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Cock-a-Leekie

If you make this soup ahead, you may need to add a bit of water or stock when reheating.

  • Servings: 6
Cock-a-Leekie

Photography: Quentin Bacon

Source: Martha Stewart Living, January 2002

Ingredients

  • 1 1/4 pounds skinless chicken thighs (on the bone; 4 pieces)
  • 1 1/4 pounds skinless chicken breast halves (on the bone; 3 pieces)
  • Four 14 1/2-ounce cans low-sodium chicken broth, skimmed of fat
  • 2 cups white wine or water
  • 2 large celery ribs, halved crosswise
  • 1 large carrot, peeled
  • 2 large garlic cloves, peeled
  • 6 leeks, white and light-green parts only, halved lengthwise, thinly sliced crosswise
  • 12 pitted prunes, quartered (2/3 cup packed)
  • 1/2 cup barley
  • 1/2 cup finely chopped fresh flat-leaf parsley

Directions

  1. Heat a 6-quart Dutch oven on medium-high until hot. Add thighs; cook until browned, turning once, about 8 minutes. Transfer to a bowl. Repeat with breasts.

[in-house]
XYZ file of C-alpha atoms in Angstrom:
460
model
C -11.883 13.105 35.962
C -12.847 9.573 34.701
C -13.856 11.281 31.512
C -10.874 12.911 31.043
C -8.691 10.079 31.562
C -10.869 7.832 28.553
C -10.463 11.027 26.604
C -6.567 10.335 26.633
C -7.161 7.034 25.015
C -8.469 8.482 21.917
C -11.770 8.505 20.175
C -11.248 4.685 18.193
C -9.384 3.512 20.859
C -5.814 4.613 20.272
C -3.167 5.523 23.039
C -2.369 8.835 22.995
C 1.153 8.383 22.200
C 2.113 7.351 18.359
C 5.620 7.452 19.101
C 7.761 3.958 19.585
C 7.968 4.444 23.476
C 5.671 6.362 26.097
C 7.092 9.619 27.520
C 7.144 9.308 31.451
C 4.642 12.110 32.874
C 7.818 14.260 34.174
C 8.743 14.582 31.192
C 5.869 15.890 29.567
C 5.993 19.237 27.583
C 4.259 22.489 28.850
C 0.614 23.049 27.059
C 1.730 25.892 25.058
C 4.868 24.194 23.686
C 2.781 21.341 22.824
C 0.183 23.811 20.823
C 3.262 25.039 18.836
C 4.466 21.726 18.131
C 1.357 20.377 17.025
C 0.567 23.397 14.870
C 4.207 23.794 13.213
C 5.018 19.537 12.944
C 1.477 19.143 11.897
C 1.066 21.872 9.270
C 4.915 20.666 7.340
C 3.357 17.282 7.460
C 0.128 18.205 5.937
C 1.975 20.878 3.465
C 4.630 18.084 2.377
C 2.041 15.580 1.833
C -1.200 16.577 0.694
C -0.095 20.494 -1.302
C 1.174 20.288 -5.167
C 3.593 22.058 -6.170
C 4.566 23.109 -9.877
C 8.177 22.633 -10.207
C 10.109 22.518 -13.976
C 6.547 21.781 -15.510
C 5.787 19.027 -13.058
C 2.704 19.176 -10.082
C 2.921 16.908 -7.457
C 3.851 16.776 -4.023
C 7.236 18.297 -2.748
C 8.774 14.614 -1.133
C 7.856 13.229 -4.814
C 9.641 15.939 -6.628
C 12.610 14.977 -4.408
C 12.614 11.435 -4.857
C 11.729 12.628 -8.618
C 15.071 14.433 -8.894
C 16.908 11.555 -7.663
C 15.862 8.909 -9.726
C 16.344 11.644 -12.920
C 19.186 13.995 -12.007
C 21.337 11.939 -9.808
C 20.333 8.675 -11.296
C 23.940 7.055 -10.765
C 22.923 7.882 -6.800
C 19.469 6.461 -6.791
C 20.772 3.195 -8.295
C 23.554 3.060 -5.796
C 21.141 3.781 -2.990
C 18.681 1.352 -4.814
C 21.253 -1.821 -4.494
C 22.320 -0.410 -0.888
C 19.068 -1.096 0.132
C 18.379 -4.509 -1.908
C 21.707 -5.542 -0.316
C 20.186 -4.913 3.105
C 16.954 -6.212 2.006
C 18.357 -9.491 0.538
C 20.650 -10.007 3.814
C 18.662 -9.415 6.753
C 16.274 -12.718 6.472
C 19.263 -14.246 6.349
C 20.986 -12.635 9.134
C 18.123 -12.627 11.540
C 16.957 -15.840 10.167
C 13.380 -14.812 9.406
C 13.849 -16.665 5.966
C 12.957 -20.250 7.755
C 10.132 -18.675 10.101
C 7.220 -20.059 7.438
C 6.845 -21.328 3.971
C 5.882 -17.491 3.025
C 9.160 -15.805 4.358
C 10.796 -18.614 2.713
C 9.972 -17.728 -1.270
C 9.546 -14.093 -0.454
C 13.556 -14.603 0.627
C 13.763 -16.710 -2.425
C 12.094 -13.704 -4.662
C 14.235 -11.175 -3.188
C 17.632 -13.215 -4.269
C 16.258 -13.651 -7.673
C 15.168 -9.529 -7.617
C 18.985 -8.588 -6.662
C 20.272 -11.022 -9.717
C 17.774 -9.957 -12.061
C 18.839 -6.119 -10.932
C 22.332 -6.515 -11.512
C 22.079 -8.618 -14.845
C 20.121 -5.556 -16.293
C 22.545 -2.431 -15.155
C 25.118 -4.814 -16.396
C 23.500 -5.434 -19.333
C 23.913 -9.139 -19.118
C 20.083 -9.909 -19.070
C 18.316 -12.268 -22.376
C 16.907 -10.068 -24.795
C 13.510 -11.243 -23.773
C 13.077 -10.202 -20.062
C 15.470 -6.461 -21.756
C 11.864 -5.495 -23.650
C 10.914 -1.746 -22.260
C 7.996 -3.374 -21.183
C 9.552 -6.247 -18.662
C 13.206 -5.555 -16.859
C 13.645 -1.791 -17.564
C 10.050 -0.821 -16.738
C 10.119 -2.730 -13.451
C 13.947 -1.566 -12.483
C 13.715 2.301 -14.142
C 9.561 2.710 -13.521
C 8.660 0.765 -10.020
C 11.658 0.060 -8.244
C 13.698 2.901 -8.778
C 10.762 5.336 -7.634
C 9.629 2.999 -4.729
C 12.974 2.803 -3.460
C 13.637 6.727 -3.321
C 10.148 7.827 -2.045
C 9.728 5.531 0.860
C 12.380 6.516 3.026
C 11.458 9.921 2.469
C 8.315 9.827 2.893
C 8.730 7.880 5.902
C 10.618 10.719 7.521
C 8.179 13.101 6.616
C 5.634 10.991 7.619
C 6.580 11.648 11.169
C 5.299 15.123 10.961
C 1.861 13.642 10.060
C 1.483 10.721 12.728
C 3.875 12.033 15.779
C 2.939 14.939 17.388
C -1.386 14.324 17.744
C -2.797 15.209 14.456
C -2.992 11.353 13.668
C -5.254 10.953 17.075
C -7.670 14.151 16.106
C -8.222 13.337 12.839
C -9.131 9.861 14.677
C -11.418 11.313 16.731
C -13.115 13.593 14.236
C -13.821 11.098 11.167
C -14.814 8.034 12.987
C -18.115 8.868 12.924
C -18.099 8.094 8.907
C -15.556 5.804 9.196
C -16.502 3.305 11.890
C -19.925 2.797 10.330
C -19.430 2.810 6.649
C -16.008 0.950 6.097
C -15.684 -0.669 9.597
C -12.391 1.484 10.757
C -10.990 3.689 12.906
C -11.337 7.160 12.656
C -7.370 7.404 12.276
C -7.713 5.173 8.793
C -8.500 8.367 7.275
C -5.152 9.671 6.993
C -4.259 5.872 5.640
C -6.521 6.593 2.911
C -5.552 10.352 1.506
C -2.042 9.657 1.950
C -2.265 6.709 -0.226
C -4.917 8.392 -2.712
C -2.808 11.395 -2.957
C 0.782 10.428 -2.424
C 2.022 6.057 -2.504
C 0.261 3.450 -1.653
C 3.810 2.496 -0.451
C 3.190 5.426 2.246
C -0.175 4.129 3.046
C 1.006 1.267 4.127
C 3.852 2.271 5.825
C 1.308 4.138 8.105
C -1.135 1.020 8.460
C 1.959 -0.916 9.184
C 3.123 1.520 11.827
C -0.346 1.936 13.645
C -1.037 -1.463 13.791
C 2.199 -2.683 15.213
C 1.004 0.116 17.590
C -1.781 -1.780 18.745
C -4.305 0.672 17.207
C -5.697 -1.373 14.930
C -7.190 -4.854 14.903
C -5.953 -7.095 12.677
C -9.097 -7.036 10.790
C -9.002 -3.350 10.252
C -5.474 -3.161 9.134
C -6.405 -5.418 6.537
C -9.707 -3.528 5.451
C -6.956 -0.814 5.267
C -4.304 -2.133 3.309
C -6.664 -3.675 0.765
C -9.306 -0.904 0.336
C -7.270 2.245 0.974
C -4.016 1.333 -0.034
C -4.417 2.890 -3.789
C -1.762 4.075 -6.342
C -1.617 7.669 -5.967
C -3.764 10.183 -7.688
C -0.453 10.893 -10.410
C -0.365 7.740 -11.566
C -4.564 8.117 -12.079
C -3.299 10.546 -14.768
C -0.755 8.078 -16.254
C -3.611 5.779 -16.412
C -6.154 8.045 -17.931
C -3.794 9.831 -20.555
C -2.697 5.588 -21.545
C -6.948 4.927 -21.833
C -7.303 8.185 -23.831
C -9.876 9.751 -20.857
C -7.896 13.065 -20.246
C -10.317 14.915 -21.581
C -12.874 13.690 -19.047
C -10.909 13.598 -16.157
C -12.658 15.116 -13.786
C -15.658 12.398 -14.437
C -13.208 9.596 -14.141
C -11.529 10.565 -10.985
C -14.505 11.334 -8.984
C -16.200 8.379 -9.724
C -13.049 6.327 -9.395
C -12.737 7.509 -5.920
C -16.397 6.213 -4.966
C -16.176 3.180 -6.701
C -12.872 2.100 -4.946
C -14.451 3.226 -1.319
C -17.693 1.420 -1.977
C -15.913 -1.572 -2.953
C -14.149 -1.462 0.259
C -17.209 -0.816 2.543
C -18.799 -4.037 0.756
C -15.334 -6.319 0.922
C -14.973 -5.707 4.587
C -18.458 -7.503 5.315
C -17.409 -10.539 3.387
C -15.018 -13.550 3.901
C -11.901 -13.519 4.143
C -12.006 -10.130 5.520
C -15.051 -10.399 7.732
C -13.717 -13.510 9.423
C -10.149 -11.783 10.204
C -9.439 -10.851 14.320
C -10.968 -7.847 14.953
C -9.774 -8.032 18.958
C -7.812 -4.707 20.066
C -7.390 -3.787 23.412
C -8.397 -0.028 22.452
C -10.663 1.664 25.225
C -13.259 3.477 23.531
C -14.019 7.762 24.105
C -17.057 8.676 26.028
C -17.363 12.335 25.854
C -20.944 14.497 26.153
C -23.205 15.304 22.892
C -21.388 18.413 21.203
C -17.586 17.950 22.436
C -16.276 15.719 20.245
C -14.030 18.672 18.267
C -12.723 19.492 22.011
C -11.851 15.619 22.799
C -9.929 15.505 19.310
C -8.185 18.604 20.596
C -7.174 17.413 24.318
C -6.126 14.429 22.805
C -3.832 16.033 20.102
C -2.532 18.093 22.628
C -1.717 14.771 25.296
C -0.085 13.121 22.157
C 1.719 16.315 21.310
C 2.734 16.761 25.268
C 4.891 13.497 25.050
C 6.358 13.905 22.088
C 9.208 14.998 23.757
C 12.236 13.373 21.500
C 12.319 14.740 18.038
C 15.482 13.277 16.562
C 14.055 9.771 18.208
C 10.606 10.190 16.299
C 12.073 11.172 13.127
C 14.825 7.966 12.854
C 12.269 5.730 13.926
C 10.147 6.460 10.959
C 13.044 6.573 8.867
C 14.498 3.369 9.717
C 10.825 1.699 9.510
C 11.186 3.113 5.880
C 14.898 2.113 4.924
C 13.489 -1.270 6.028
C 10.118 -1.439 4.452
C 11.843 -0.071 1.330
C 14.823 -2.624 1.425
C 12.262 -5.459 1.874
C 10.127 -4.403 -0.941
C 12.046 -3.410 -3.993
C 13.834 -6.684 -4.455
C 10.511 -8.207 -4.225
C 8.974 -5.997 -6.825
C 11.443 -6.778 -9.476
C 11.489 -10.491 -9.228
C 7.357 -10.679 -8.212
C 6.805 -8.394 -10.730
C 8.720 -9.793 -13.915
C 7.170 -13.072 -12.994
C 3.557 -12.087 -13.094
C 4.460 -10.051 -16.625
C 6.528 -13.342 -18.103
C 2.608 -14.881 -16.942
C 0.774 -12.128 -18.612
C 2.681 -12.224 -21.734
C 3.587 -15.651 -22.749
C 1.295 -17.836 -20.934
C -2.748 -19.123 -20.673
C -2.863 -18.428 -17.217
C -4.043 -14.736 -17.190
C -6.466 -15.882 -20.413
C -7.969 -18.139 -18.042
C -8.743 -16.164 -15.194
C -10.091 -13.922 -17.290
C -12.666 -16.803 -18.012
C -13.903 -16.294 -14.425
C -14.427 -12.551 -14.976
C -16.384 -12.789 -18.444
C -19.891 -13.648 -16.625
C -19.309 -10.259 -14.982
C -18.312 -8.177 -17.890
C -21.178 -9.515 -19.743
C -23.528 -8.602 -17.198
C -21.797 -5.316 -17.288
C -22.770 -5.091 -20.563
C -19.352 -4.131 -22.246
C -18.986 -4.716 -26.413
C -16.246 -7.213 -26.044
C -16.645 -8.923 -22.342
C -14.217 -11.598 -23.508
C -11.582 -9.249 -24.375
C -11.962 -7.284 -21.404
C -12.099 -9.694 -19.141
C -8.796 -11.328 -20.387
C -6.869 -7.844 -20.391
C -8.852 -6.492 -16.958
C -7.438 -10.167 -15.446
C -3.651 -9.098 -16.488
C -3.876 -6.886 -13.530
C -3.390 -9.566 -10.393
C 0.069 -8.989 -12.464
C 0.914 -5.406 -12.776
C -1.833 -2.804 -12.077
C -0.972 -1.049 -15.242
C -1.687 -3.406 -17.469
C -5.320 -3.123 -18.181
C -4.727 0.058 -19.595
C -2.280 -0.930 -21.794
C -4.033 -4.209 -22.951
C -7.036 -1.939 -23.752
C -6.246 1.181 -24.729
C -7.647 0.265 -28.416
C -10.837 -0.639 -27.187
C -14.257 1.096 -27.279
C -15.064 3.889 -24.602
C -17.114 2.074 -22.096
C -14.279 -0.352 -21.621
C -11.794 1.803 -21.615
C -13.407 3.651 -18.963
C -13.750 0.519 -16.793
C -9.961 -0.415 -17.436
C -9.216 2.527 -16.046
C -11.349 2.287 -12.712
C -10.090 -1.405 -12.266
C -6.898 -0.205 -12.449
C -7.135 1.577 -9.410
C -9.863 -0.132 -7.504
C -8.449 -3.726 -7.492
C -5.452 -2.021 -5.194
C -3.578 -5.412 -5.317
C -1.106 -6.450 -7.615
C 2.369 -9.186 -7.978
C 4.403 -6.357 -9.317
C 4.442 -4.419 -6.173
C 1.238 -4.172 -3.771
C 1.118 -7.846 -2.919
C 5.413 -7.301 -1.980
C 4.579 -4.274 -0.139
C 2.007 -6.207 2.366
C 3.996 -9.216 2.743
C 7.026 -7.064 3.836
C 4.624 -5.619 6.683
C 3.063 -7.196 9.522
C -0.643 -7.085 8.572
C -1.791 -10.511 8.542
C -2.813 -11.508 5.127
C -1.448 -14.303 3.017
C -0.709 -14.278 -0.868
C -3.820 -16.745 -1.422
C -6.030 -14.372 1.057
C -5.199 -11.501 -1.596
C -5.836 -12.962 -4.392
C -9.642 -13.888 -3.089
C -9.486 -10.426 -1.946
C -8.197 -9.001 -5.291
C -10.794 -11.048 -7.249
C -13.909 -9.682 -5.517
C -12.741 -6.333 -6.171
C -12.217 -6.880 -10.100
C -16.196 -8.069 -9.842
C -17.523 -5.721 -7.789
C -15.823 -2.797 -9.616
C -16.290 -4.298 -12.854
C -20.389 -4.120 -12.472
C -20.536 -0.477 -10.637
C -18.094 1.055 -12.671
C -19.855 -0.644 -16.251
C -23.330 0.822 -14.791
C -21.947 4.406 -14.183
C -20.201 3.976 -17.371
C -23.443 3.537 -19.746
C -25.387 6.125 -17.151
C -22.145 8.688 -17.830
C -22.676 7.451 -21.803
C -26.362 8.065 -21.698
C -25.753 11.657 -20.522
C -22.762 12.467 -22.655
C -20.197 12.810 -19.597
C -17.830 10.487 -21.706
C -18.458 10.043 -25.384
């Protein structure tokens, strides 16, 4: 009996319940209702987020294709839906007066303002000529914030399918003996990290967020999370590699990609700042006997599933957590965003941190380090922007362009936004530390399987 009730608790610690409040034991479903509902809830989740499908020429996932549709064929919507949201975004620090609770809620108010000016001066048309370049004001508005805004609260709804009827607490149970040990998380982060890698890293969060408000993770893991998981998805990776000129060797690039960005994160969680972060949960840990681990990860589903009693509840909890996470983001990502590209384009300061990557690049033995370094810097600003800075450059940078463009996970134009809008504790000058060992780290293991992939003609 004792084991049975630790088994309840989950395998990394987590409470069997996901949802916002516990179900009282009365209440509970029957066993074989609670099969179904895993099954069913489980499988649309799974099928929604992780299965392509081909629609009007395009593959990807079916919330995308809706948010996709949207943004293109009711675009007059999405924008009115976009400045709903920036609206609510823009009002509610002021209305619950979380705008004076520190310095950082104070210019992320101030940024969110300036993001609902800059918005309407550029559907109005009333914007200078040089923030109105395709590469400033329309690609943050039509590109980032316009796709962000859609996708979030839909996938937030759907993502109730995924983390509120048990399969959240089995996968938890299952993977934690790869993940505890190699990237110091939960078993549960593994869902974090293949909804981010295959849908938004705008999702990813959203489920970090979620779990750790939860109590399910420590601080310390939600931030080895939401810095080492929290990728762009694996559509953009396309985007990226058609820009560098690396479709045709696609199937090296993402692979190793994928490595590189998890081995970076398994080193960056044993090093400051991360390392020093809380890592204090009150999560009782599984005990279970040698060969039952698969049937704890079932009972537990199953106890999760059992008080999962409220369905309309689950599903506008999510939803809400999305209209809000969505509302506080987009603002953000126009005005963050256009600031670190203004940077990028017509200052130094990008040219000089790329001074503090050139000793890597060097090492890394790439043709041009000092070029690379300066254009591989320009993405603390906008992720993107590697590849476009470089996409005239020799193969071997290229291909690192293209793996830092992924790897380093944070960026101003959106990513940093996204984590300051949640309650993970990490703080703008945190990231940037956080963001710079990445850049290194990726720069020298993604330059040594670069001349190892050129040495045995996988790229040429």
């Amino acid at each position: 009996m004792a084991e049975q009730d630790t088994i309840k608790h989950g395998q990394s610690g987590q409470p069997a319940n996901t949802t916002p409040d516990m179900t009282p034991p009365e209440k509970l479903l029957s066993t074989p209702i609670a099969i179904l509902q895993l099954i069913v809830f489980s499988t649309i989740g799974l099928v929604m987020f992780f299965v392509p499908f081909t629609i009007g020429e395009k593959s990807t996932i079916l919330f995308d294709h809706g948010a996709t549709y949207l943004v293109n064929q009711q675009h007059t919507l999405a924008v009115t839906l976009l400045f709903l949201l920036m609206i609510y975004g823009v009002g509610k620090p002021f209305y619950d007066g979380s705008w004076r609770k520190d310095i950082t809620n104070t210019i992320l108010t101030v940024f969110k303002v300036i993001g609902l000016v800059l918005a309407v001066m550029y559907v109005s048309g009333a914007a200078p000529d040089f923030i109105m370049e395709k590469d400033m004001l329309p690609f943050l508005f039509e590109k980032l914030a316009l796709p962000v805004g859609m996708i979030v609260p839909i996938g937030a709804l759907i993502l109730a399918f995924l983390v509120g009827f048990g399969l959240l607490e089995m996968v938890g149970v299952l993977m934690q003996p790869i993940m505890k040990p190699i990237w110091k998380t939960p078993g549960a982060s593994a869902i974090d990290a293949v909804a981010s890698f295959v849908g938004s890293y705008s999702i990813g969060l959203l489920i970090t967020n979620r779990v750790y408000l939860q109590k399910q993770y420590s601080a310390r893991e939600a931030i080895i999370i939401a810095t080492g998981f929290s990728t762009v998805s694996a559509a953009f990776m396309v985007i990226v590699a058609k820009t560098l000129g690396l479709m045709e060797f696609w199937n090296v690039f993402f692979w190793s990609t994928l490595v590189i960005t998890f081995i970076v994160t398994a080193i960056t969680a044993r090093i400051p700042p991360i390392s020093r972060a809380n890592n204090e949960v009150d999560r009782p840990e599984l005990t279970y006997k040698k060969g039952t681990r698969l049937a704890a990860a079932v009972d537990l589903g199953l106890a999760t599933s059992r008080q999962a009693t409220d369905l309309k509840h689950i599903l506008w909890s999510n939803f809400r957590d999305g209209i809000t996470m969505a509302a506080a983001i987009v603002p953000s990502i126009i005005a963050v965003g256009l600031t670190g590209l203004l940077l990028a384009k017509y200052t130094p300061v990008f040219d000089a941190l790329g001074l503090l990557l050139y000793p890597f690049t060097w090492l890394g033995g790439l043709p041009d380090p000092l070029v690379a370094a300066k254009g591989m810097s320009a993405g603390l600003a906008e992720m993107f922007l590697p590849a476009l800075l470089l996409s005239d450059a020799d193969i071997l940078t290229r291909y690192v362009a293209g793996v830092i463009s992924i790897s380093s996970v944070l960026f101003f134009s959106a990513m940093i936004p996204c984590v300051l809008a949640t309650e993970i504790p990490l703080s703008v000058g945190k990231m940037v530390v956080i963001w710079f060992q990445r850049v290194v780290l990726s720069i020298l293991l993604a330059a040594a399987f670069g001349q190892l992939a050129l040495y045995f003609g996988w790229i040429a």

2. Add broth, wine, celery, carrot, and garlic to Dutch oven. Bring to a boil; scrape any browned bits from pot; return chicken to pot, reduce heat, and simmer, skimming as necessary, for 1 hour. Transfer chicken to a plate; let cool. Transfer vegetables to another plate; reserve.

  3. Add leeks, prunes, and barley to broth. Bring to a boil, reduce heat, and simmer until thick, about 40 minutes more. Once chicken has cooled, shred meat. Finely dice carrot and celery. Stir chicken, carrot, celery, and parsley into soup, heat through, and serve.

Reviews (3)

  • emilysophie 2 Sep, 2010

    This is a delicious, rich, flavorful soup. I thought the prunes sounded strange, but they add wonderful flavor and blend nicely. A perfect winter soup.

  • nll 12 Jan, 2009

    I have been making this soup each January for several years now for my son's Robert Burns party (the Scottish Poet). I make so much that I use an entire case of leeks. My son tells me that everyone loves it and looks forward to it each year. Thanks for the great recipe!

  • CherylHeartsMartha 31 May, 2008

    This soup is fabulous and delicious. The prunes add a warm, rich flavor that is not obviously identifiable as dried plums. They cook into the soup and take on the flavor of the broth - without them this soup would be so much less! This soup is a savory and comforting dish to make any time of year.

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